Charlie Babcock
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Charlie Babcock,
User Rank: Author
6/8/2015 | 9:07:39 PM
Move the backup site further away!
Dave Kramer, yes, it's a good idea to move the backup data center to a different site. But Hurricane Sandy told us just how far away that second site might have to be. Moving it across town or across the state might not have been enough in that case. With Sandy, disaster recovery specialist Sungard, had flood waters lapping at the edges of its parking lots on the high ground in N.J. The advent of disaster recovery based on virtual machines makes it more feasible to move recovery to a distant site (but still doesn't solve all problems).
Dave Kramer
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Dave Kramer,
User Rank: Apprentice
6/8/2015 | 4:58:07 PM
Re: Data Center Disasters
We were dealing with a large corporation that had it's own data center backup in the second World Trade Tower in New York. So when the 9/11 disaster struck it wiped out both data centres. 

Their new data centers six months later had their second and third backups in various other cities spread between far flung different States. Unfortunately it took such a drastic tragedy to make a new policy of not allowing a backup data center to even be within the same State - which is probably a wise move overall.

 
Charlie Babcock
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Charlie Babcock,
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6/8/2015 | 12:48:52 PM
When the fire fighting system gets triggered by accident....
DanaRothlock, Yes, part of the problem of disaster preparedness is preventing the fire fighting system, especially when it's triggered by accident, from destroying what it's supposed to save. There's been no easy answer for years. Halon was meant to prevent water damage to the equipment. Sprinklers, on the other hand, prevent Halon damage. It's a fool's bargain with fate.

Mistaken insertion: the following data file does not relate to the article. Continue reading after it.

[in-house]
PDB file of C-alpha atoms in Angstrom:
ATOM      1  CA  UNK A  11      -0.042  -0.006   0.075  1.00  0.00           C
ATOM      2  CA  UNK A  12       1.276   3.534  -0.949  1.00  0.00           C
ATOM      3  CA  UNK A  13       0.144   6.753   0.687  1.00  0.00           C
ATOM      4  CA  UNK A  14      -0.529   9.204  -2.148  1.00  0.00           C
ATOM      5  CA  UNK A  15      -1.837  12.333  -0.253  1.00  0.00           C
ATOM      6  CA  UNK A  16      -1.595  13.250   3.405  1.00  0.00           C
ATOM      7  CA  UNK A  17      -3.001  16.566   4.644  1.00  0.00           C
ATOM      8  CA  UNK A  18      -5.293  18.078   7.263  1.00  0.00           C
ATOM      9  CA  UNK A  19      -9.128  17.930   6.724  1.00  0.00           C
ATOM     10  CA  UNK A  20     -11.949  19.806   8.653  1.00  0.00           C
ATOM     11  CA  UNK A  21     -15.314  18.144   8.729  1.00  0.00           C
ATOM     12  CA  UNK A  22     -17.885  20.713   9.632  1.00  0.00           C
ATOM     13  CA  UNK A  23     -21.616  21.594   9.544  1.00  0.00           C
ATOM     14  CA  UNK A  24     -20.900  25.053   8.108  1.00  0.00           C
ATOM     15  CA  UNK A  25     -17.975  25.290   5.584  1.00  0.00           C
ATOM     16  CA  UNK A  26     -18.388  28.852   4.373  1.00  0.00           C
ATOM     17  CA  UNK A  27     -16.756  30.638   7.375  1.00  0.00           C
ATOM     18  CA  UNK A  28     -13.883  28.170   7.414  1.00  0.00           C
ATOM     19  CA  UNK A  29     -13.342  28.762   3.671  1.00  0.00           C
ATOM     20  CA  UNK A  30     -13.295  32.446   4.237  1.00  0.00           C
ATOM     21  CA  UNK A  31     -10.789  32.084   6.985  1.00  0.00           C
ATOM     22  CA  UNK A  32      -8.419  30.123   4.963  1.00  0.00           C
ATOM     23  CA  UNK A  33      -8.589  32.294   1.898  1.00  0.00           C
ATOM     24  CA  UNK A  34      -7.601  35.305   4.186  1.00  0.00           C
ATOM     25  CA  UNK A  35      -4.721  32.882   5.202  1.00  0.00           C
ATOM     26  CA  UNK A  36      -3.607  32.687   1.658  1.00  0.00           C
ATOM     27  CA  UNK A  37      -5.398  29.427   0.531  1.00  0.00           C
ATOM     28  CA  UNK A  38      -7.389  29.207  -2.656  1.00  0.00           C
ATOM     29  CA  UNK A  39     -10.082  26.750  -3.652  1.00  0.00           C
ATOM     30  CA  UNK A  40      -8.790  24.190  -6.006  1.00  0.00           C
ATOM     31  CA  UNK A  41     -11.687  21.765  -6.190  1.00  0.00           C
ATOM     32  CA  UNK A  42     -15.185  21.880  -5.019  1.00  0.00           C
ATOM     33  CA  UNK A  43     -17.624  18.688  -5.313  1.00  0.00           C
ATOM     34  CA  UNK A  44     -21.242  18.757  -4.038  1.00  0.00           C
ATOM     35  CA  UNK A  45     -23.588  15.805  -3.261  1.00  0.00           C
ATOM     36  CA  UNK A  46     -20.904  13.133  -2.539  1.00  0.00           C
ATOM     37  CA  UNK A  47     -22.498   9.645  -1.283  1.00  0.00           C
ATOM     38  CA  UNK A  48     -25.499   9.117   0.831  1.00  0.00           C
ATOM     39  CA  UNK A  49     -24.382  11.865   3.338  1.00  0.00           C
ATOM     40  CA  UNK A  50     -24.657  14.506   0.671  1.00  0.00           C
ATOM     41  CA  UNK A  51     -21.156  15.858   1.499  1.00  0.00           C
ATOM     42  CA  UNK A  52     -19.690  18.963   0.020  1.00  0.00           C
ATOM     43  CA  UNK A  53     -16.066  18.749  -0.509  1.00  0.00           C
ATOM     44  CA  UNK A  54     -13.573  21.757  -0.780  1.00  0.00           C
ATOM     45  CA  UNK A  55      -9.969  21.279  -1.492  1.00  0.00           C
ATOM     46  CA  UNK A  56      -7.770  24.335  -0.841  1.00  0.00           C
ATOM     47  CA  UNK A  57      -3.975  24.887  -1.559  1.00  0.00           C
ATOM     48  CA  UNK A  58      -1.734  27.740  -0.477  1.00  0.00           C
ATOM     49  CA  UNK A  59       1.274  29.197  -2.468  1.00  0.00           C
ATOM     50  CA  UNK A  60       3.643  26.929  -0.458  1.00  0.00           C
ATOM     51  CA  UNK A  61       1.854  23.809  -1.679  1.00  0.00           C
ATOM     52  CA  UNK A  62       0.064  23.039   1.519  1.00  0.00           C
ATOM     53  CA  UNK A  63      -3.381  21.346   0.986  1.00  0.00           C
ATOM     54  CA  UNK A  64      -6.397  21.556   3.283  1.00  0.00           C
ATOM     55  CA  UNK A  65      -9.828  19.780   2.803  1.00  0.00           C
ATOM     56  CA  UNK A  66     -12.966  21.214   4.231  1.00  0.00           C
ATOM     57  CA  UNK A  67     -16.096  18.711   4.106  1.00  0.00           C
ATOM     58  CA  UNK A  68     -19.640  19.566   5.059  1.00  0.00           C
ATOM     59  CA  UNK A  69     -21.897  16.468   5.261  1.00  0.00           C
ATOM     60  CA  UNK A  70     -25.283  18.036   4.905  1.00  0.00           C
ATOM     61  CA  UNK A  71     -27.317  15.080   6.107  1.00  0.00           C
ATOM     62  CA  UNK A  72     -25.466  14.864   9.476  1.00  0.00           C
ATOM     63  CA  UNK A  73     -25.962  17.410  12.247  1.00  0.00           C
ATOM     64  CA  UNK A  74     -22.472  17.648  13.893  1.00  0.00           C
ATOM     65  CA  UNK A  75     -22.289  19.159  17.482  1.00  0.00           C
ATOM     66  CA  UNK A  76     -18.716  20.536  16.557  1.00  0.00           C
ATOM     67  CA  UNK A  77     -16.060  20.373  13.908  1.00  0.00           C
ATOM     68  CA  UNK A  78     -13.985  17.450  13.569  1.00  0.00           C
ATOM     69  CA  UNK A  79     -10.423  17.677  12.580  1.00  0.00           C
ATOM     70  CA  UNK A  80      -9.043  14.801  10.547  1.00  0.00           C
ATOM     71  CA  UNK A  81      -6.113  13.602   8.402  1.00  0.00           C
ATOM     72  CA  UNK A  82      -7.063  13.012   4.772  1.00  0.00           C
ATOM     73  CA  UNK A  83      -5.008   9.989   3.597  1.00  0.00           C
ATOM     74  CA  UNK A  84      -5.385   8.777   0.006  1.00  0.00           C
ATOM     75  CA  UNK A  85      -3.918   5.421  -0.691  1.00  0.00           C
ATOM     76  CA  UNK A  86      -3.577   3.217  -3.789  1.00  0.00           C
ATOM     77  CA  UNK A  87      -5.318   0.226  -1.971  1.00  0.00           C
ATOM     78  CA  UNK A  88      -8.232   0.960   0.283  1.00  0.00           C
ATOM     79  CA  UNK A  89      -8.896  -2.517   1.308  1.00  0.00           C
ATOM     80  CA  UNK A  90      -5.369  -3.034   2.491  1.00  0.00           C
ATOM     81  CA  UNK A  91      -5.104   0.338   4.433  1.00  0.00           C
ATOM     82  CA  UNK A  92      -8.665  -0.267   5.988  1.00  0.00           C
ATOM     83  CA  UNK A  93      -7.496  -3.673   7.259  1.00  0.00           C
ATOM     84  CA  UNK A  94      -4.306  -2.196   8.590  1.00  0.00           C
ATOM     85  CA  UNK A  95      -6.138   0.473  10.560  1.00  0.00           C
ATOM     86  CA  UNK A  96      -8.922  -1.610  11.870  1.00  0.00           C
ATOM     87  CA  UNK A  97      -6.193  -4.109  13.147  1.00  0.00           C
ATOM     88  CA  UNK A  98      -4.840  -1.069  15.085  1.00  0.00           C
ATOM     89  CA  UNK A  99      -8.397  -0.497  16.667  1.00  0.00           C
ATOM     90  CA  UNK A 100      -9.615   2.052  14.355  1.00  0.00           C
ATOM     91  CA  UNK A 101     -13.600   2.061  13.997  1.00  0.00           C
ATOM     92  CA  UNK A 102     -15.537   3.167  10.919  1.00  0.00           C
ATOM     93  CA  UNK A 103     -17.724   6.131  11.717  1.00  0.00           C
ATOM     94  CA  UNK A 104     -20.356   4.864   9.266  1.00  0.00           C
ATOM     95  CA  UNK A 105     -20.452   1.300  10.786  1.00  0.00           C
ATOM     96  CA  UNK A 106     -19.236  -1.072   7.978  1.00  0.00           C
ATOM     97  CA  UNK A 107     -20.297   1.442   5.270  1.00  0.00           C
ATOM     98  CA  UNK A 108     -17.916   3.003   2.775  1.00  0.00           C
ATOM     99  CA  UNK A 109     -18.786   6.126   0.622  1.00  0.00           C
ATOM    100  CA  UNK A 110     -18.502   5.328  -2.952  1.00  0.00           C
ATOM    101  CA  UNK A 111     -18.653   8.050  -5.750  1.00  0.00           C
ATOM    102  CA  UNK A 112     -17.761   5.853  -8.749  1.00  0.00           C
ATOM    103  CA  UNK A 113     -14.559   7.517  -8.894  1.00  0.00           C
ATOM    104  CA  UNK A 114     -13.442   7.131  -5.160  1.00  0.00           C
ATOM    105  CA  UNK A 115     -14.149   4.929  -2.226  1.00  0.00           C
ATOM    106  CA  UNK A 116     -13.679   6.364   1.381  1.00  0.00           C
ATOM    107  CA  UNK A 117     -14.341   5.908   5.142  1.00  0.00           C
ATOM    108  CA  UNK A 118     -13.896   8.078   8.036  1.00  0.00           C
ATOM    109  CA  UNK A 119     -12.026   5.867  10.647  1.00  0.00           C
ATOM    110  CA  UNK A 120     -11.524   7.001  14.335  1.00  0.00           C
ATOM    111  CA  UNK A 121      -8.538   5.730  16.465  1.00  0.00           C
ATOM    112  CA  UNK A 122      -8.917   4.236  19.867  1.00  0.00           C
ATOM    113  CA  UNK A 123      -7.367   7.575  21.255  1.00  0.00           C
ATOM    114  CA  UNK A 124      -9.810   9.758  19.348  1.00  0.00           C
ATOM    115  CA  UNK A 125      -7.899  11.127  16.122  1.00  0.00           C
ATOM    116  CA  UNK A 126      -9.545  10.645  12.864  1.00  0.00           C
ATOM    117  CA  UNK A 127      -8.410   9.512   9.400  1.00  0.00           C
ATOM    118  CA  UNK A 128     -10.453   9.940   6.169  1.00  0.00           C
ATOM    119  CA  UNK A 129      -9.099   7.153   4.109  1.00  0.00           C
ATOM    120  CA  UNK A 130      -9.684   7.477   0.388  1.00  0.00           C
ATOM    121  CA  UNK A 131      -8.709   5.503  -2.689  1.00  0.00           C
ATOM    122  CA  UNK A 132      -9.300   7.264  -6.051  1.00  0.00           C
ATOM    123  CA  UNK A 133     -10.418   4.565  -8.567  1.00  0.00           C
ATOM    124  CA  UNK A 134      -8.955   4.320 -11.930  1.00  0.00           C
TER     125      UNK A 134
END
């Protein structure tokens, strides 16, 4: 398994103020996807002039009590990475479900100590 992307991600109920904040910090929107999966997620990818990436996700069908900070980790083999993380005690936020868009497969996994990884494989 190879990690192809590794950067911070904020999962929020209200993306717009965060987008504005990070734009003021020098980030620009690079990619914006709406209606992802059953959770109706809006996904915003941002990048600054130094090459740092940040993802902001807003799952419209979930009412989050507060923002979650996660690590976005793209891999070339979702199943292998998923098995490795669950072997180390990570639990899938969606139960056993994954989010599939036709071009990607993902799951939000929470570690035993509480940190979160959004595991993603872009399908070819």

Li Tan
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Li Tan,
User Rank: Ninja
6/8/2015 | 10:56:52 AM
Re: Data Center Disasters
This kind of accident is rare but we need to be prepared for the possible occurrence. At least for the hosts in one cluster, they should not be located in the same building, or at least the same rack.
DanaRothrock
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DanaRothrock,
User Rank: Apprentice
6/8/2015 | 4:00:20 AM
Data Center Disasters
I know of a couple data center meltdowns.

One was a lightning bolt that burned a one-inch hole in the side of the mainframe.


Another was Halon discharge in the computer room due to cigarette fire in trash can.  The Halon destroyed all the disk drives for mainframe systems.  Halon was then replaced by water sprinklers for big savings.